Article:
How to use images more effectively in web design

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Web designers know the importance of using great images alongside strong layouts and design elements to engage users, but how can you make sure you choose the right images for each project, and where should these gorgeous images go? 

While the backend developers get to grips with making websites and apps work, the frontend designers are crafting the UI, testing the UX and developing the overall colour scheme, look and feel. So when it comes to images, why settle for one of those hideous placeholders of two grinning businessmen shaking hands, or threadbare visual metaphors to represent 'focus' or 'success'?

Think outside of the (wireframe) box, and read on to discover five top tips for choosing the perfect images for your next web design project...

01. Source the perfect hero image

Molly amp Me site pecan hero image

When an image takes up most of the browser space, it needs to look incredible

As monitor displays get sharper and more high-res and broadband accelerates, the impact of a stunning large-format hero image at the heart of a landing page can't be underestimated.

Selection of this all-important asset is absolutely crucial, as it can make or break a user's emotional connection with the brand. Make sure it bears strong relevance to the actual subject matter wherever possible. If you don't have the time or budget to art direct something bespoke, fear not – provided the brief is suitable, quality stock imagery can actually be ideal for this purpose.

Avoid clichés like the plague, however. You need to build an association with the individual brand in question, and an image that feels too generic or 'bought in' will detach users from the experience and undermine the site's authenticity.

Consider the example we've shown here: Molly & Me Pecans. The hero image fills the homepage with a mouth-watering extreme close-up of the nuts in question. Sure, it looks like a commissioned shoot, but a carefully sourced, quality stock image could be just as effective for a similar purpose.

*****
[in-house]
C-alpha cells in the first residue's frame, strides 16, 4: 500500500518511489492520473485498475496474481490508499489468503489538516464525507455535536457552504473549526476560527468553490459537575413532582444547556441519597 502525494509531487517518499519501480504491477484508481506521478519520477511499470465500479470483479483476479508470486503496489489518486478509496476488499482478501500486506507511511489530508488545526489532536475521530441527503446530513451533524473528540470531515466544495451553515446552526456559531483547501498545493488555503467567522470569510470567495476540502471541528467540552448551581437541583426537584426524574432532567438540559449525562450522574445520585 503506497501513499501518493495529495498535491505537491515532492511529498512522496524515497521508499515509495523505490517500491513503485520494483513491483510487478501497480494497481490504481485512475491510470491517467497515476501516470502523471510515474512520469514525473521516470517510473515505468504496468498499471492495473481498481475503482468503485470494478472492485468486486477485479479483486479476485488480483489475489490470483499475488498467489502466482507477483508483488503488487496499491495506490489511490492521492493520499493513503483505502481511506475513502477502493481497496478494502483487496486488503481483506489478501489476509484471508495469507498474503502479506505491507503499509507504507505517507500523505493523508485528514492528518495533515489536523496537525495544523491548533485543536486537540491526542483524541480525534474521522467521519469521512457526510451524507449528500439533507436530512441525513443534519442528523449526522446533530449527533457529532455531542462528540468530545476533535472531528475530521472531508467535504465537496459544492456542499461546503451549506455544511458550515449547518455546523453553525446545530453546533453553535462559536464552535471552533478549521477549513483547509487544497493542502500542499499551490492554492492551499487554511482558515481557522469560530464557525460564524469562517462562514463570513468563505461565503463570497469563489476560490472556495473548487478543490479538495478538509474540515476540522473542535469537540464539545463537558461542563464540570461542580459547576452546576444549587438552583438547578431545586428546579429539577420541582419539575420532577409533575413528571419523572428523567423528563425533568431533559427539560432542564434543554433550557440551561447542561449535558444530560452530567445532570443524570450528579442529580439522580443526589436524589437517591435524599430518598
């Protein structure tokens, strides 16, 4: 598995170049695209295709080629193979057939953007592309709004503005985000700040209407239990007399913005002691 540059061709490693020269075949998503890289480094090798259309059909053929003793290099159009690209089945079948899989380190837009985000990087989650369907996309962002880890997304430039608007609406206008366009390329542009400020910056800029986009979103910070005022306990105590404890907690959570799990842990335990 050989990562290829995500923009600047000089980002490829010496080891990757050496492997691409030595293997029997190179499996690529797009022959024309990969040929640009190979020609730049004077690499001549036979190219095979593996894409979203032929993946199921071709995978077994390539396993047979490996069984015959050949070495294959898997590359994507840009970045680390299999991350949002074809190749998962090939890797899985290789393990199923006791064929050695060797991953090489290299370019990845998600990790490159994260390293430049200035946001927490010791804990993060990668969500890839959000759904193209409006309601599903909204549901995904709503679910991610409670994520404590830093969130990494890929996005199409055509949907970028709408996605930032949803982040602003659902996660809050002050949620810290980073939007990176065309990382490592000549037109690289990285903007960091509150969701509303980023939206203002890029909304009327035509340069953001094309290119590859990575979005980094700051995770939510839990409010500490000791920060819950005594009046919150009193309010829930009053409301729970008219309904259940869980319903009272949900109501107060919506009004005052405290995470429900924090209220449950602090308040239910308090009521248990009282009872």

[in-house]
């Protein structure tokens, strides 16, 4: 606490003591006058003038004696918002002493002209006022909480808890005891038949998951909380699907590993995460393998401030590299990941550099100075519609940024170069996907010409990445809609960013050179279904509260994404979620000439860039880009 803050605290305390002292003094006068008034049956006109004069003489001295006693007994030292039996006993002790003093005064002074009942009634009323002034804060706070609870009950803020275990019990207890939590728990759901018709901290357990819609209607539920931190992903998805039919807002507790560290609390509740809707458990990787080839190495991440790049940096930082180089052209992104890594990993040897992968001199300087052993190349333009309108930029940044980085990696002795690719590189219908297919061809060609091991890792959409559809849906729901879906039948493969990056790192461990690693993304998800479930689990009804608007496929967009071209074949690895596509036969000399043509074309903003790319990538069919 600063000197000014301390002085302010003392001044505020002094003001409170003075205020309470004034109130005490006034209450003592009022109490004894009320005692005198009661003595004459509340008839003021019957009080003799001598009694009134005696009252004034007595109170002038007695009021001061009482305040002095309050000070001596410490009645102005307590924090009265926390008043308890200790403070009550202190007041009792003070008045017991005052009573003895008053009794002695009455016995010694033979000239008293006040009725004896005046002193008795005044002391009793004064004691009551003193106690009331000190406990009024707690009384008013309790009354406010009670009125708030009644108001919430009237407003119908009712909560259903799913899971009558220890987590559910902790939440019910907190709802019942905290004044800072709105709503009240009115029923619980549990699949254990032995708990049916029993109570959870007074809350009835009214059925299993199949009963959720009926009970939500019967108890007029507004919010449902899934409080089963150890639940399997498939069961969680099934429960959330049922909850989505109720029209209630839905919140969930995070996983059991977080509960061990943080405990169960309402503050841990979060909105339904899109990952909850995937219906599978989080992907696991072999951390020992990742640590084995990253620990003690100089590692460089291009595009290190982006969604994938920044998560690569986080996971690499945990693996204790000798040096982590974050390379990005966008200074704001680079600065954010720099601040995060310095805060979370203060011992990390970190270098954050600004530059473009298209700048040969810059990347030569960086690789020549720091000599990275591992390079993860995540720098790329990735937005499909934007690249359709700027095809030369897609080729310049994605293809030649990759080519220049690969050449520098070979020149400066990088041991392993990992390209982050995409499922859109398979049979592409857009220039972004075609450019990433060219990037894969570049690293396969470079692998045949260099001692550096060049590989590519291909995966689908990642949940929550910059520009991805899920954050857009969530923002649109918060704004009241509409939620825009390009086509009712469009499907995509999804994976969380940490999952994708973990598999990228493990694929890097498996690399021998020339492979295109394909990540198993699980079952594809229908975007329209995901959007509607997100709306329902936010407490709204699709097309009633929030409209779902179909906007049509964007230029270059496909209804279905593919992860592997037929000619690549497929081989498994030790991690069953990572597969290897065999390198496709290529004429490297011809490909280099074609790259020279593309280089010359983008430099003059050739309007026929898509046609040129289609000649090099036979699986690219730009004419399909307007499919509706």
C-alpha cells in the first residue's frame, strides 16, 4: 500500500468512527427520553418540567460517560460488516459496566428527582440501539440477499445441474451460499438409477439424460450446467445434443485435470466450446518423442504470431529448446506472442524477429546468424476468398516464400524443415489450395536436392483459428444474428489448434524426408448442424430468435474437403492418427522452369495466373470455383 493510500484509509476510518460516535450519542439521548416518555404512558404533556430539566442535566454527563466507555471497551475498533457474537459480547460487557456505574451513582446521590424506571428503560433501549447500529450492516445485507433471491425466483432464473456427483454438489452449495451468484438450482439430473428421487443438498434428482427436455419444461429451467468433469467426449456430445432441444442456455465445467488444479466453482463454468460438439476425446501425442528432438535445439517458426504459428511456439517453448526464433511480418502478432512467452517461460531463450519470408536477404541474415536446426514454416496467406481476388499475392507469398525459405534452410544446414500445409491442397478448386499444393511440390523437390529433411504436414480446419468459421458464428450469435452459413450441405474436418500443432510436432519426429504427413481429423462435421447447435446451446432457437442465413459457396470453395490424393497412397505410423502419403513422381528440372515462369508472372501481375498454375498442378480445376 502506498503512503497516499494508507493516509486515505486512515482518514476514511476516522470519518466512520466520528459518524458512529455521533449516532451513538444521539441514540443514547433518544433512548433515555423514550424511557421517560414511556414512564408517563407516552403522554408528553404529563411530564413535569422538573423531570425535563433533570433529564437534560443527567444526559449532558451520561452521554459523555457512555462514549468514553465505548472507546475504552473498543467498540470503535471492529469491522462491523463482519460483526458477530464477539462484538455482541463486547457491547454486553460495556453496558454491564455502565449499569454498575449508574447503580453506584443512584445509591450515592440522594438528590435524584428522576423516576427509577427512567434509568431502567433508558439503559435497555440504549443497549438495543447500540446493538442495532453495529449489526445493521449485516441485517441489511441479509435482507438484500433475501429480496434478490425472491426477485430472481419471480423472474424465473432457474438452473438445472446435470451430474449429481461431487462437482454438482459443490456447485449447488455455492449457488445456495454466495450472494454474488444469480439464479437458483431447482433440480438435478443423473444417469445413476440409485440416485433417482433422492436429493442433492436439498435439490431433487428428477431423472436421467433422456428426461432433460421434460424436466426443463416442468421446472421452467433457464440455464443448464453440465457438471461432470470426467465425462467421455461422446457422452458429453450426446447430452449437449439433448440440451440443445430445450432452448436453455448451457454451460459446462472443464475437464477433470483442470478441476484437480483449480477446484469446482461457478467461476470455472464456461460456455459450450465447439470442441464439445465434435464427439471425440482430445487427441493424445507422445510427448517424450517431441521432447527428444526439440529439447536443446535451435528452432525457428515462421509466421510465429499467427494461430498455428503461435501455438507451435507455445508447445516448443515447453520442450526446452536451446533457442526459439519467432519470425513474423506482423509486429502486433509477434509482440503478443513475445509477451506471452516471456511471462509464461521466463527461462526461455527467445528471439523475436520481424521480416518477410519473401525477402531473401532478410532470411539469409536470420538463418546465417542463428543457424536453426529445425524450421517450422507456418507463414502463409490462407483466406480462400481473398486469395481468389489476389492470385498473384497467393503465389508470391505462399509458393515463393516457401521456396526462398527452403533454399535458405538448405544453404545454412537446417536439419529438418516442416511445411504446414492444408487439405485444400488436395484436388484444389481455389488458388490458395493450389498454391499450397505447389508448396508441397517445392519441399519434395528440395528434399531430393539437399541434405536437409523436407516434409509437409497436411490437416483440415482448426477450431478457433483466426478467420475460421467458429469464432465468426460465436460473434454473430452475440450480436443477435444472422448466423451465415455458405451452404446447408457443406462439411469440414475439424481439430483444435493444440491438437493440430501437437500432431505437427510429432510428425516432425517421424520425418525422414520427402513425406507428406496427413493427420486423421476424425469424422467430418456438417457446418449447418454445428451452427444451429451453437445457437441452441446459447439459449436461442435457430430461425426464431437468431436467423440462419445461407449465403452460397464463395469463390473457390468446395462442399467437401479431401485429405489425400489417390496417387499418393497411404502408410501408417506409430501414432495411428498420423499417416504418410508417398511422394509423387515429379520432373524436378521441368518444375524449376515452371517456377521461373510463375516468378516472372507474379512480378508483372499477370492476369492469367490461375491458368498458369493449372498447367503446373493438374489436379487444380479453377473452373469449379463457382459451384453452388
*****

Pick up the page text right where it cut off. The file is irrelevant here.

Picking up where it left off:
02. Consider different crop sizes and ratios

WWF site with gorillas shown on three devices

When you crop for different screen sizes and shapes, focus in on the subject of the image

Once you've selected the right images, cropping them is a design skill in itself. Care should be taken to draw the user's attention to the main focus of the image, without leaving too much unnecessary dead space.

It's a careful balancing act, however. Fully-responsive websites can play havoc with images if they're not properly planned to cater to different screen formats and aspect ratios, shifting that focus in unexpected ways when viewed on mobile or tablet, for instance.

A great example of a responsive website that nails its image selection is the World Wildlife Fund (WWF), which takes care to allow sufficient background scenery around the main animal subject so it can crop in on smaller screens, without leaving so much dead space that the subject is dwarfed and impact is lost.

03. Curate assets to populate an online shop

Online shop

Ecommerce sites should feature consistently shot product images